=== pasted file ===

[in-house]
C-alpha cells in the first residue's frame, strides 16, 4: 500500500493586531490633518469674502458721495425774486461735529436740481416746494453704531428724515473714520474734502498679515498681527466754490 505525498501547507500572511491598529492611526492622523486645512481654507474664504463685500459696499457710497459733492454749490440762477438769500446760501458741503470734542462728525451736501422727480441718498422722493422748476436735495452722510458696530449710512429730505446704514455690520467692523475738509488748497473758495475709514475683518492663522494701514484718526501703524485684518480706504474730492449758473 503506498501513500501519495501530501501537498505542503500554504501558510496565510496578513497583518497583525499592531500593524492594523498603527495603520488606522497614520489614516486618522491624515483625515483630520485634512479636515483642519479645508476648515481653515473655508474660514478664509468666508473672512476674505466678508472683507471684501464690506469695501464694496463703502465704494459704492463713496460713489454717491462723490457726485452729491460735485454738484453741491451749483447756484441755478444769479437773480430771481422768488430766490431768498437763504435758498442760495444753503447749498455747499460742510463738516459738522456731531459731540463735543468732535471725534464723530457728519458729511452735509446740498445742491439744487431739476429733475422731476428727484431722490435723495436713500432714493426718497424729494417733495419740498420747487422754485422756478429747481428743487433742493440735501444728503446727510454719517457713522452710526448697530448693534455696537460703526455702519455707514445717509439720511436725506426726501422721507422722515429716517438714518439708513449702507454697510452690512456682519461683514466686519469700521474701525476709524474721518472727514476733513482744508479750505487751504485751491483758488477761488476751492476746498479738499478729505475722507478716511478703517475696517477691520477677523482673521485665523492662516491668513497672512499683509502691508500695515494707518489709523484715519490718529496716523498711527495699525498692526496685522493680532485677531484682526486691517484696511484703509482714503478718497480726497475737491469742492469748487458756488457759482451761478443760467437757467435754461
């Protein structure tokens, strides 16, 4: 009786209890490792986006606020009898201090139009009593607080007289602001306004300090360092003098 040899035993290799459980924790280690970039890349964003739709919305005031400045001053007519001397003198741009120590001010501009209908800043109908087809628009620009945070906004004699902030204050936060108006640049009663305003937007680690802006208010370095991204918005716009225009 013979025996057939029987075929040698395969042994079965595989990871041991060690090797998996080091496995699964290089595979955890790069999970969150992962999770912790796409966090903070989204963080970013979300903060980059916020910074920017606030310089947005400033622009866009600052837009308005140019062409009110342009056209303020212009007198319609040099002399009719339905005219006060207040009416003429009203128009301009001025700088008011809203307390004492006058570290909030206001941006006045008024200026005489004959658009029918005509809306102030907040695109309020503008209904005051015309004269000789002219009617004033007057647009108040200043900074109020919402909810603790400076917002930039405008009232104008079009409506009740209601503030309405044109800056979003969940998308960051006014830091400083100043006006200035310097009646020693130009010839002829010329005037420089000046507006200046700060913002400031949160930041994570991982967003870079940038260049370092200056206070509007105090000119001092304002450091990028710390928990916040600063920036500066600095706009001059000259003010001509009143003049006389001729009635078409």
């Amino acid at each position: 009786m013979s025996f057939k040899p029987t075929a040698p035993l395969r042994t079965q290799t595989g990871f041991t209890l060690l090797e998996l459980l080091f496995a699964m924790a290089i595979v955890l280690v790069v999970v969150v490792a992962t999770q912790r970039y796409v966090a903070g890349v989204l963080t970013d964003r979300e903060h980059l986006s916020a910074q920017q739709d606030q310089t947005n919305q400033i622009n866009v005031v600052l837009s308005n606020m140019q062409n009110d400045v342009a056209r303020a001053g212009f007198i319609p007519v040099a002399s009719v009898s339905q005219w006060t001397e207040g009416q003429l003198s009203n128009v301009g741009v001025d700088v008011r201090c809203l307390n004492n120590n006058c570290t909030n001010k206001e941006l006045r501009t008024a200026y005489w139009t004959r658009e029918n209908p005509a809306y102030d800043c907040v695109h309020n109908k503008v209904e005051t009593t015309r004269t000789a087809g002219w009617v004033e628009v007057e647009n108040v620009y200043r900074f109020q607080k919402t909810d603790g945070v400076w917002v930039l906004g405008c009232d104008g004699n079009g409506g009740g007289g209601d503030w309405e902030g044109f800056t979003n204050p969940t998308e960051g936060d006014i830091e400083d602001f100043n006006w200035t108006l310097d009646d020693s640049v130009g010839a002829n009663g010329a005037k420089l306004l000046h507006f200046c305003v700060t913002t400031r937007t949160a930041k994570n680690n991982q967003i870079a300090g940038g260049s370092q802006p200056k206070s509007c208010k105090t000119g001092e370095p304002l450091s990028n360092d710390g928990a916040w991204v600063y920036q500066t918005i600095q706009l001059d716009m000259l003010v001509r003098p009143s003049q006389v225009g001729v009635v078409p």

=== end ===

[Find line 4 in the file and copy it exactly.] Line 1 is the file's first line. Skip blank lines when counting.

């Amino acid at each position: 009786m013979s025996f057939k040899p029987t075929a040698p035993l395969r042994t079965q290799t595989g990871f041991t209890l060690l090797e998996l459980l080091f496995a699964m924790a290089i595979v955890l280690v790069v999970v969150v490792a992962t999770q912790r970039y796409v966090a903070g890349v989204l963080t970013d964003r979300e903060h980059l986006s916020a910074q920017q739709d606030q310089t947005n919305q400033i622009n866009v005031v600052l837009s308005n606020m140019q062409n009110d400045v342009a056209r303020a001053g212009f007198i319609p007519v040099a002399s009719v009898s339905q005219w006060t001397e207040g009416q003429l003198s009203n128009v301009g741009v001025d700088v008011r201090c809203l307390n004492n120590n006058c570290t909030n001010k206001e941006l006045r501009t008024a200026y005489w139009t004959r658009e029918n209908p005509a809306y102030d800043c907040v695109h309020n109908k503008v209904e005051t009593t015309r004269t000789a087809g002219w009617v004033e628009v007057e647009n108040v620009y200043r900074f109020q607080k919402t909810d603790g945070v400076w917002v930039l906004g405008c009232d104008g004699n079009g409506g009740g007289g209601d503030w309405e902030g044109f800056t979003n204050p969940t998308e960051g936060d006014i830091e400083d602001f100043n006006w200035t108006l310097d009646d020693s640049v130009g010839a002829n009663g010329a005037k420089l306004l000046h507006f200046c305003v700060t913002t400031r937007t949160a930041k994570n680690n991982q967003i870079a300090g940038g260049s370092q802006p200056k206070s509007c208010k105090t000119g001092e370095p304002l450091s990028n360092d710390g928990a916040w991204v600063y920036q500066t918005i600095q706009l001059d716009m000259l003010v001509r003098p009143s003049q006389v225009g001729v009635v078409p």